Court weighs dispute over online publication of voting records | Fremont Tribune – Government and Politics

By MORGAN LEE – Associated Press

ALBUQUERQUE, NM (AP) — A conservative-backed foundation that aims to publish online voter registration records across the country urged a federal judge on Tuesday to overrule objections from New Mexico election regulators who say the initiative violates state law and would discourage people from registering to vote out of privacy concerns. The website does not list details of how people voted for candidates or initiatives.

The Voter Reference Foundation has published voter lists for at least 20 states that can be searched by name or address to check where people live and see if they voted in various past elections.

A companion website highlights the difference between the number of ballots according to certified election results and the number of people listed as having voted on the registration lists at various points in time as the local registrations are added and purged.

Eddie Greim, attorney for the Voter Reference Foundation, has urged a federal judge to step in and ensure voter rolls can be published online to ensure direct accountability and allow people to verify the accuracy of most voter registrations. entry submitted by others.

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“The point of all of this is for voters to take control of their own records and become accountable,” Greim said during a hearing Tuesday in U.S. District Court in Albuquerque. New Mexico voters can already search for their own registration online by providing a date of birth.

Election regulators in New Mexico say the unprecedented efforts flout state laws that limit the acquisition and sharing of voter rolls to government activities and political campaigns.

In December, Democratic Secretary of State Maggie Toulouse Oliver referred the group’s efforts for possible prosecution to the state attorney general. No charges have been filed.

On Tuesday, an attorney representing the secretary of state’s office warned that many residents will be hesitant or unwilling to register to vote if they know the required personal information is openly distributed.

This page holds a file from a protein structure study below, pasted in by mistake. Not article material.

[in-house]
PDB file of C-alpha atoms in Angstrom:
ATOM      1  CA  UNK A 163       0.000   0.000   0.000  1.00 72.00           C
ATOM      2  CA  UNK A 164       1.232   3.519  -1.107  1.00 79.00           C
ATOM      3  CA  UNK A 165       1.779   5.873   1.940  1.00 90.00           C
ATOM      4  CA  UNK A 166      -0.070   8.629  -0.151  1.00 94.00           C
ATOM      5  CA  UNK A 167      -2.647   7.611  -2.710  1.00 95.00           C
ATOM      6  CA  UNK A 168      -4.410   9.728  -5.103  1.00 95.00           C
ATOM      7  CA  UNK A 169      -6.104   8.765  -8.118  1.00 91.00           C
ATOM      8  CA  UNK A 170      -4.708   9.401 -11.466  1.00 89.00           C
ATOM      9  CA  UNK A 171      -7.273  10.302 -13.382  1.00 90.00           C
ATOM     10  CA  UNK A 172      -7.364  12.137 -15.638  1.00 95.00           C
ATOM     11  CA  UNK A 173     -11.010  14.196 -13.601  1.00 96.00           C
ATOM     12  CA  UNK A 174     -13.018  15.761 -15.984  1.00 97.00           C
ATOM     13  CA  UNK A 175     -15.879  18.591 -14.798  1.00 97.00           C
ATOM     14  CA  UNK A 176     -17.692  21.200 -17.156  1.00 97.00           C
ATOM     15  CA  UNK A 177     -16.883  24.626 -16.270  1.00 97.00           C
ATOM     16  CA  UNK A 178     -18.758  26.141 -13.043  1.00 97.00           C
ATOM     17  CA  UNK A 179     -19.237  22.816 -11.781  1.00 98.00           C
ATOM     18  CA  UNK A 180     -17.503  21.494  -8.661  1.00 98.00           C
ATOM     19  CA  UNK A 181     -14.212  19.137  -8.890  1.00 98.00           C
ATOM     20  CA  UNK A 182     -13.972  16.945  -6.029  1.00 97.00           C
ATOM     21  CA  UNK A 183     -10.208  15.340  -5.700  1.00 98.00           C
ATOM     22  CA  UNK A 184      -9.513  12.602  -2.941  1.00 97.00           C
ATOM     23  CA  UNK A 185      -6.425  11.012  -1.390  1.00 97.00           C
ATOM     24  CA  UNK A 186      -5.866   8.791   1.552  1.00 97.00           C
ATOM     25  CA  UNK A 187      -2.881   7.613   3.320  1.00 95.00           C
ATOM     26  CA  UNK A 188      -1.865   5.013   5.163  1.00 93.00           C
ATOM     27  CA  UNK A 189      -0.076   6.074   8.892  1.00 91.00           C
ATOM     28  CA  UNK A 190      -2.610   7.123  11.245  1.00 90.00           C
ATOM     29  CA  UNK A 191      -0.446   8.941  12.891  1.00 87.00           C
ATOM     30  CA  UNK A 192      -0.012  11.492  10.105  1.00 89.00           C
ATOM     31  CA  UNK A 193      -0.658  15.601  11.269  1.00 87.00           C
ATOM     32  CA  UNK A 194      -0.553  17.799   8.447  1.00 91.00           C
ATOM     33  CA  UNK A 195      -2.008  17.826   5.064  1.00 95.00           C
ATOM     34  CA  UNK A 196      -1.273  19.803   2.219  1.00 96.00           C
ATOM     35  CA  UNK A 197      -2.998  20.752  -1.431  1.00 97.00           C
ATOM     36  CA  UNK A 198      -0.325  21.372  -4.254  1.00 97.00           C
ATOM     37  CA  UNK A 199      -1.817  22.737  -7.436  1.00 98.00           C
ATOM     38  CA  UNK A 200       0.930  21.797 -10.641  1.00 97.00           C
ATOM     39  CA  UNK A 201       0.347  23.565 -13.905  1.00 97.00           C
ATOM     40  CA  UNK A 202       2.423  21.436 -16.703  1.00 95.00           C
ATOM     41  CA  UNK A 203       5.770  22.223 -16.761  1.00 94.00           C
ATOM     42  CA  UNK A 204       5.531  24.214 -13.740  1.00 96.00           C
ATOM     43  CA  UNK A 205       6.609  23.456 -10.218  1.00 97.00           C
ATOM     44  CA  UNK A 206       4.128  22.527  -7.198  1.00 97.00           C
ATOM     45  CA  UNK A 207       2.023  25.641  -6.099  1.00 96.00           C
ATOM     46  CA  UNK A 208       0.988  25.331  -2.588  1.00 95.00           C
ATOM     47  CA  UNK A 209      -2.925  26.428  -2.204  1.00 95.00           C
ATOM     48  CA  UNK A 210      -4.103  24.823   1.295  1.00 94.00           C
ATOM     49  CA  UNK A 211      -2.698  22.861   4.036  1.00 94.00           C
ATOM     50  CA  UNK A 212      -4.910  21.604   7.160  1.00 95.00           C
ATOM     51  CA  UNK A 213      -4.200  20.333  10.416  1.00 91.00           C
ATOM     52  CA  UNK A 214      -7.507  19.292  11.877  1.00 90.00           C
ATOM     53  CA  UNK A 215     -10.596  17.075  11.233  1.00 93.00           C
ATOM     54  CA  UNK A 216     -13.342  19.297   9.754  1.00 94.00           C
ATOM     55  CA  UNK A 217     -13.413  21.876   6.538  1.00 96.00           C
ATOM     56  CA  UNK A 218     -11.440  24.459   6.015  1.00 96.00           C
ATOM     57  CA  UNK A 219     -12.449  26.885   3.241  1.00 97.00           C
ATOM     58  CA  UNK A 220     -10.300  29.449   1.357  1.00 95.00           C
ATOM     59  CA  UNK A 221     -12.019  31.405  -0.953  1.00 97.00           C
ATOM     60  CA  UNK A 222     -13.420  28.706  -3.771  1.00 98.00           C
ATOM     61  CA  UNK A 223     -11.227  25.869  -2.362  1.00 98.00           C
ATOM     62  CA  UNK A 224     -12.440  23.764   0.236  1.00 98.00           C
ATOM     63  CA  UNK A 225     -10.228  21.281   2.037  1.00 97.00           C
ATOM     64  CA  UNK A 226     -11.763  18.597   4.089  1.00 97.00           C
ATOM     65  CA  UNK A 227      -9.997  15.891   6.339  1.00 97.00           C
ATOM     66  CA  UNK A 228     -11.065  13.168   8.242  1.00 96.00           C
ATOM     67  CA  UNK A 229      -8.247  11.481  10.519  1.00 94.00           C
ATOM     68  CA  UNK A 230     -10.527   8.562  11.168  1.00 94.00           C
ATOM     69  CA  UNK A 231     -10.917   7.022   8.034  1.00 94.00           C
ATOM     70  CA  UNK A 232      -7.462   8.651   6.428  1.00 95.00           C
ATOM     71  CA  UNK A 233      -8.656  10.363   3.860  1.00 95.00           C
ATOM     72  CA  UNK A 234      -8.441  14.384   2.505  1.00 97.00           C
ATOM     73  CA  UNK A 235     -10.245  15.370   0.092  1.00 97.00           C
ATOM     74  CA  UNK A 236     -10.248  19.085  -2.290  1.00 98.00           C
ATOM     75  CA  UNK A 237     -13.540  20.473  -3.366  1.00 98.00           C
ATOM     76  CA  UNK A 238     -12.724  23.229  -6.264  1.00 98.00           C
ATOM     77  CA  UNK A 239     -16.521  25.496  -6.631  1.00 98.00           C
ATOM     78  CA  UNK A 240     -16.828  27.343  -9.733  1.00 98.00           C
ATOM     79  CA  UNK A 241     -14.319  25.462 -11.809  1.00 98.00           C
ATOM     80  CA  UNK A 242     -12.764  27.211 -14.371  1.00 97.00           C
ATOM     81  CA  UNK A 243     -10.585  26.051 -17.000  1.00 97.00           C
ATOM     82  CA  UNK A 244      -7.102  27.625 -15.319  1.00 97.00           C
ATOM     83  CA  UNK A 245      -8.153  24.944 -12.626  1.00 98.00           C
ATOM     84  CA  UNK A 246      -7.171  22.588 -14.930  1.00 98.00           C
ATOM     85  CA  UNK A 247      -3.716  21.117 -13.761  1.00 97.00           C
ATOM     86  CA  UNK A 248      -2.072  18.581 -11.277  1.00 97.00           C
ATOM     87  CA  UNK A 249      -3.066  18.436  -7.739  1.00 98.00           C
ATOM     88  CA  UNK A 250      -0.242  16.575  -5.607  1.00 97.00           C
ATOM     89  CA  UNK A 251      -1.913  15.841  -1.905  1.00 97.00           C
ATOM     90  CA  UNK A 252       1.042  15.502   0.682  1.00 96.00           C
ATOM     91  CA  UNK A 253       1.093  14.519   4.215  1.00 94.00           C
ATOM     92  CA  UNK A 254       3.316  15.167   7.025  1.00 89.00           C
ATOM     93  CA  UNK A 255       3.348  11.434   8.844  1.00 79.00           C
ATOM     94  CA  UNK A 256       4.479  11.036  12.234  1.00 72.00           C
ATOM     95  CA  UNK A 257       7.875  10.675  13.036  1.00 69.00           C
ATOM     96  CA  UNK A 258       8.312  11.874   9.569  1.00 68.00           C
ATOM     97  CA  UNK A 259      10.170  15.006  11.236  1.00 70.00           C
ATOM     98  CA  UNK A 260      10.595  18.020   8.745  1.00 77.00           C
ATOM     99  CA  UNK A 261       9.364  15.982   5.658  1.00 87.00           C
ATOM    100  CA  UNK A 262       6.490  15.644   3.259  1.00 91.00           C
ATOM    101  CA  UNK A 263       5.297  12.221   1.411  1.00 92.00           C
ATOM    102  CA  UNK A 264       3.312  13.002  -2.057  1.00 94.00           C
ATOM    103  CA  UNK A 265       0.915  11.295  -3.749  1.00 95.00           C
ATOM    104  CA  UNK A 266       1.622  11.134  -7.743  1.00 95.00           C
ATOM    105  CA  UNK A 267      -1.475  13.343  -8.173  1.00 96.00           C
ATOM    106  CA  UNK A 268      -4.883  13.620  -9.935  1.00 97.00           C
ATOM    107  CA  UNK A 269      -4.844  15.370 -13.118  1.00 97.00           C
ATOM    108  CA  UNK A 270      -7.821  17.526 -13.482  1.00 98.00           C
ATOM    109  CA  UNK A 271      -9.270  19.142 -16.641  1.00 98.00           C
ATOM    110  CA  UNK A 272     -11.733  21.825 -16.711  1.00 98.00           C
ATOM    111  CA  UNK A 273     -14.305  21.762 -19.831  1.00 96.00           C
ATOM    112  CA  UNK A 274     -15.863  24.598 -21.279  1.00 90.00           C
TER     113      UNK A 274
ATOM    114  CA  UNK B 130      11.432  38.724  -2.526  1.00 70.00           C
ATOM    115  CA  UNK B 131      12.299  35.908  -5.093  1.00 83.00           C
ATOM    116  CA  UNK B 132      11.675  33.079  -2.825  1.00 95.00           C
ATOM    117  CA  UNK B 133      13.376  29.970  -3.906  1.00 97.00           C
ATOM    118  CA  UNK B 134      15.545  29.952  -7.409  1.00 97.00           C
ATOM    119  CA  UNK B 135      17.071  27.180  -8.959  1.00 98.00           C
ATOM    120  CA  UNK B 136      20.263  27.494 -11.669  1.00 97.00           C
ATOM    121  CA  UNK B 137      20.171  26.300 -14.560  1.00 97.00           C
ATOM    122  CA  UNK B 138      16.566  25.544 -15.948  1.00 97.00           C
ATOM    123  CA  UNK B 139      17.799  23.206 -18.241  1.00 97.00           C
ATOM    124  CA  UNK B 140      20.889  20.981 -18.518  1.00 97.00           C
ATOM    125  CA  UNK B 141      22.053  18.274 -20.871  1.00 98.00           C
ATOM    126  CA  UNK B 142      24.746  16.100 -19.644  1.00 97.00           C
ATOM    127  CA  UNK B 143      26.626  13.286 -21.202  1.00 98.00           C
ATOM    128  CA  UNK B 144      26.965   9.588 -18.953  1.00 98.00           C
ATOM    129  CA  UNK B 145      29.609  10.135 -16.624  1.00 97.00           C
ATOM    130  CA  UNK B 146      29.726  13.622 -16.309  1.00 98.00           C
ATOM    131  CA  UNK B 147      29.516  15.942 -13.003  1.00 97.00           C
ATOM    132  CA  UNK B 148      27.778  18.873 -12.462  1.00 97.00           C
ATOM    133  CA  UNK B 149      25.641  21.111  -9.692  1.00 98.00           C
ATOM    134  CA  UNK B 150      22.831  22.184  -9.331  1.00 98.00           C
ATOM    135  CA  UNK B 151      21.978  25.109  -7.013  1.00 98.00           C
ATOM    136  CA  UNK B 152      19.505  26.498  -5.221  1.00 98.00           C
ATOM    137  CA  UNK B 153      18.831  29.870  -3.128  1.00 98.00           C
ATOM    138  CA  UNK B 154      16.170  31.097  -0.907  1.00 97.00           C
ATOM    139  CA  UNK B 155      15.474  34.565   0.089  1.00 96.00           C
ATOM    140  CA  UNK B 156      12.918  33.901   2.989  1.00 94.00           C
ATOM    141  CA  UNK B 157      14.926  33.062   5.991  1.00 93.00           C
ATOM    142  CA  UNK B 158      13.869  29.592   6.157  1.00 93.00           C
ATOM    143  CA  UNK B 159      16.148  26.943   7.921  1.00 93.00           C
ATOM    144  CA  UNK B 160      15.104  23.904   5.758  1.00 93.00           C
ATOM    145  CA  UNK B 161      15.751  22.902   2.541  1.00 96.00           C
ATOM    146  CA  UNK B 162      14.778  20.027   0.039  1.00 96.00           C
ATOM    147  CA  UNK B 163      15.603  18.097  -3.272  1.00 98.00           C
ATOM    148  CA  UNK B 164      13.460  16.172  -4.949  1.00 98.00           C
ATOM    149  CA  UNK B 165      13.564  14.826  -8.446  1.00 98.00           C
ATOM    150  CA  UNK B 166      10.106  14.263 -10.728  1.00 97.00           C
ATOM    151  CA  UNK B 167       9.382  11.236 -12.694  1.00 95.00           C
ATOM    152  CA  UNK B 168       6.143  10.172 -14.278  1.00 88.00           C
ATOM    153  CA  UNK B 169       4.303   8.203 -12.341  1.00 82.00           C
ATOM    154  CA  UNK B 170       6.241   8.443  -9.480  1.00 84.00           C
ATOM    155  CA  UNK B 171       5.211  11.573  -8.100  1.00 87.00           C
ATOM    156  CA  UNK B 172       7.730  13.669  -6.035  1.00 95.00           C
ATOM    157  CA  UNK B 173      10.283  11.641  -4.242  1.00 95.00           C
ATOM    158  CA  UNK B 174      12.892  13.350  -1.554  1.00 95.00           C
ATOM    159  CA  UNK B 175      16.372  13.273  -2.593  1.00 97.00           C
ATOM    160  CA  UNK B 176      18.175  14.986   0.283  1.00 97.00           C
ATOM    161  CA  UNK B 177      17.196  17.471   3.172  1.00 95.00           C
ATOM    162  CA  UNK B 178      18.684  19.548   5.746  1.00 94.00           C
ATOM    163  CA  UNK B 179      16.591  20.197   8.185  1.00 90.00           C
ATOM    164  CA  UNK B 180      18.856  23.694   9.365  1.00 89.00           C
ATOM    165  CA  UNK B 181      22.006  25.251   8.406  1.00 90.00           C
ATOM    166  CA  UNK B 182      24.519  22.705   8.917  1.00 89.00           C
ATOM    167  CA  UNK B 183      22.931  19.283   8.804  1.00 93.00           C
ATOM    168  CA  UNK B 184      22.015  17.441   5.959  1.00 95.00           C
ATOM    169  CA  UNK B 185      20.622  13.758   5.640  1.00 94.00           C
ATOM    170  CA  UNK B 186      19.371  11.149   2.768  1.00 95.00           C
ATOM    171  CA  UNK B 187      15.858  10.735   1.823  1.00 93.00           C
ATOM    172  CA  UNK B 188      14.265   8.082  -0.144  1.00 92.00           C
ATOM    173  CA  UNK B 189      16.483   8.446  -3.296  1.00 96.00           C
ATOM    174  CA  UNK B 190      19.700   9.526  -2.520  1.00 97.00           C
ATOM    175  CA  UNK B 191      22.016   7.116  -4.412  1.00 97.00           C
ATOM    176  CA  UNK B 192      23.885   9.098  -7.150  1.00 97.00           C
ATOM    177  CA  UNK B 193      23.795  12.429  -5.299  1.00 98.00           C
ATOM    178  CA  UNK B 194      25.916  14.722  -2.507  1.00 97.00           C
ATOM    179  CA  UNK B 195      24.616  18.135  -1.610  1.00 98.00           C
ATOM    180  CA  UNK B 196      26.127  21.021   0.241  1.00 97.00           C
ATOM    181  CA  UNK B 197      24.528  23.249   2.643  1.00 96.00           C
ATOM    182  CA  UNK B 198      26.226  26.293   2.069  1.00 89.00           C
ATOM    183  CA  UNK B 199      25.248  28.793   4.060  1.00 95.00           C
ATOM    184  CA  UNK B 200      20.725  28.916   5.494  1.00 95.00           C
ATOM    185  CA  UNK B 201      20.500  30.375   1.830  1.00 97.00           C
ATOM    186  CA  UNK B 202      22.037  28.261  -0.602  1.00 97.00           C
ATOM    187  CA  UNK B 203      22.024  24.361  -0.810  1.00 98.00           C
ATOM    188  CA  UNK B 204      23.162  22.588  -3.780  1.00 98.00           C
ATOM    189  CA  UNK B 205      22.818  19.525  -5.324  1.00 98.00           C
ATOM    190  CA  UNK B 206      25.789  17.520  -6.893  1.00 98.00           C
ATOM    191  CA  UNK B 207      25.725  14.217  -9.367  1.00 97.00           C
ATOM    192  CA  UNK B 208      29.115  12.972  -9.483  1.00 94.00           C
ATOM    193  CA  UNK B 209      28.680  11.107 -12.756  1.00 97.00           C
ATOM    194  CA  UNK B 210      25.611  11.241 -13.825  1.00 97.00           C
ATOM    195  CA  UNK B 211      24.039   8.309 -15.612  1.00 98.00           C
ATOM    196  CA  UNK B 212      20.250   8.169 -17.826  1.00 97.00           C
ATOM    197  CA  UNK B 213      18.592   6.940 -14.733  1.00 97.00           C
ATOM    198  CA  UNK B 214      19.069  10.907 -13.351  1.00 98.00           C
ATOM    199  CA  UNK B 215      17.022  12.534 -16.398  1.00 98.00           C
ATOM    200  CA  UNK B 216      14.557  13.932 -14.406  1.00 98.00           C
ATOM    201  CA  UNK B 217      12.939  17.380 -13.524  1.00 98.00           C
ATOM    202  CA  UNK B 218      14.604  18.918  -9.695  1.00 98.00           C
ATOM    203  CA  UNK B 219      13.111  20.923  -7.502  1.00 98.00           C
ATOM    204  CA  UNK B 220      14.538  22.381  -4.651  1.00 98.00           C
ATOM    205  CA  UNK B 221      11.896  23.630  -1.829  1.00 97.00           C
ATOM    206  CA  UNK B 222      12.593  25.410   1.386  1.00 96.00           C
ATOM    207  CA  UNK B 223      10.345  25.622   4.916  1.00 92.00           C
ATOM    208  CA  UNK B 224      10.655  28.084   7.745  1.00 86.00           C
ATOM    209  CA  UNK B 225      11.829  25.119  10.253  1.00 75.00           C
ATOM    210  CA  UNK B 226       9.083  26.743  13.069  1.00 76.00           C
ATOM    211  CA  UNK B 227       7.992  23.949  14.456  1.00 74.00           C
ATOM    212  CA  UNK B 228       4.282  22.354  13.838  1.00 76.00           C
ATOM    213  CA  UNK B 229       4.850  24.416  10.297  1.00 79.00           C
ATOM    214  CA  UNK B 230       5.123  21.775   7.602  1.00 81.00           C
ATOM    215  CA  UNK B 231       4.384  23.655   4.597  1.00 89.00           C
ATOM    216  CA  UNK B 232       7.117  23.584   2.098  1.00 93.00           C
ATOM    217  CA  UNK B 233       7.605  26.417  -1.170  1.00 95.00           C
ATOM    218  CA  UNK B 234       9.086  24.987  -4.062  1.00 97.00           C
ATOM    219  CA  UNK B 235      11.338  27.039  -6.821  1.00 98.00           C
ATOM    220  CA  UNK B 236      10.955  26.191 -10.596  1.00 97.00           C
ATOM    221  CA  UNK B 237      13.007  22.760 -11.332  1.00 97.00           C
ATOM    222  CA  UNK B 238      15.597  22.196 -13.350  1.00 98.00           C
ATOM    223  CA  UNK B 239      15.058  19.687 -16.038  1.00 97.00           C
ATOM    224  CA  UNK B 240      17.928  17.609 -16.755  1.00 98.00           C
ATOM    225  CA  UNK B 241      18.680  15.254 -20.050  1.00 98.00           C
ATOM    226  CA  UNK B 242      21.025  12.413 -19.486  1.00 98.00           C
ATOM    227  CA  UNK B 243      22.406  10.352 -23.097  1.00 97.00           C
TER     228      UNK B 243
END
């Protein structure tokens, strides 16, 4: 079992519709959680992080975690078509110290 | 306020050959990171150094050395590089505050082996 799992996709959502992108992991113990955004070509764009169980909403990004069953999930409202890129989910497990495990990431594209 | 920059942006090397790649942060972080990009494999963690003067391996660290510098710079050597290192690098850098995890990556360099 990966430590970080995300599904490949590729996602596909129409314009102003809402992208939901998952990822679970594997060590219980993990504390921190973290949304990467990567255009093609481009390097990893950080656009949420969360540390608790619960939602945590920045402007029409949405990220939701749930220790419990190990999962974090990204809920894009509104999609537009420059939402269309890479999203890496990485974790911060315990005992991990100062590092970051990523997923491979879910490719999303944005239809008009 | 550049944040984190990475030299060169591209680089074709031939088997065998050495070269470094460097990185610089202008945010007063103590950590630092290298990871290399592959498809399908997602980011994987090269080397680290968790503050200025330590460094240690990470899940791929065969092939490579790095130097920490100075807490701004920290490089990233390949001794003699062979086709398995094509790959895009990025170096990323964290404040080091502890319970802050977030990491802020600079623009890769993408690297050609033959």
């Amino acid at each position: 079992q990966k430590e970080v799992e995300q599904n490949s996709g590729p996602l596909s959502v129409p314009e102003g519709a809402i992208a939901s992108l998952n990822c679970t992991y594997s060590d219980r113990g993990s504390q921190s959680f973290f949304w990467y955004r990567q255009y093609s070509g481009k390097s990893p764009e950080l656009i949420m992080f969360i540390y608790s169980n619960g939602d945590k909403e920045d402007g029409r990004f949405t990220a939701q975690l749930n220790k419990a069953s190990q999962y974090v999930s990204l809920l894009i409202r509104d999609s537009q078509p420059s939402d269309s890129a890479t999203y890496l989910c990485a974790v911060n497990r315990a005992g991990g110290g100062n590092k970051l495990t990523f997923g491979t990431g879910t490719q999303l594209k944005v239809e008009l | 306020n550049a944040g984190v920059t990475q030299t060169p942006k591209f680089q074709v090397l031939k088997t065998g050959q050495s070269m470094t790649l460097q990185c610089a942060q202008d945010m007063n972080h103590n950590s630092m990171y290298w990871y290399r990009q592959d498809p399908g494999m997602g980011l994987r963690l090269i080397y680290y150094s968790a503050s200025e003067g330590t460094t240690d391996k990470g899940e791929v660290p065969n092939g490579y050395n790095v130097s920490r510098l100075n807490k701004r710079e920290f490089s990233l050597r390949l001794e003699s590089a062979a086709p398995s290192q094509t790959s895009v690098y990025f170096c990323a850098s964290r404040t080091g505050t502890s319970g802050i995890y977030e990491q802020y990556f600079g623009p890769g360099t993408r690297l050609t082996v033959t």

“People just won’t register if they think we’ll sell their data or make it available to the world,” said Olga Serafimova, attorney general and secretary of state. “The system will collapse.”

She said election regulators in several states see flaws in the foundation’s methodology for highlighting “discrepancies” between Election Day vote tallies and registration records that are continually updated.

Tuesday’s hearing included testimony from Voter Reference Foundation Executive Director Gina Swoboda, a former official in the office of the Arizona Secretary of State and New Mexico State Chief Electoral Officer.

Federal District Court Judge James Browning peppered the attorneys with questions and said the hearing would be extended another day to allow for more testimony. He took no further immediate action.

The Voter Reference Foundation, created by former Republican Senate candidate Doug Truax of Illinois, removed New Mexico registration records from its website in March and filed a lawsuit arguing that restrictions on state over voter registration data violates the free speech guarantees of the US Constitution.

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Jacob L. Thornton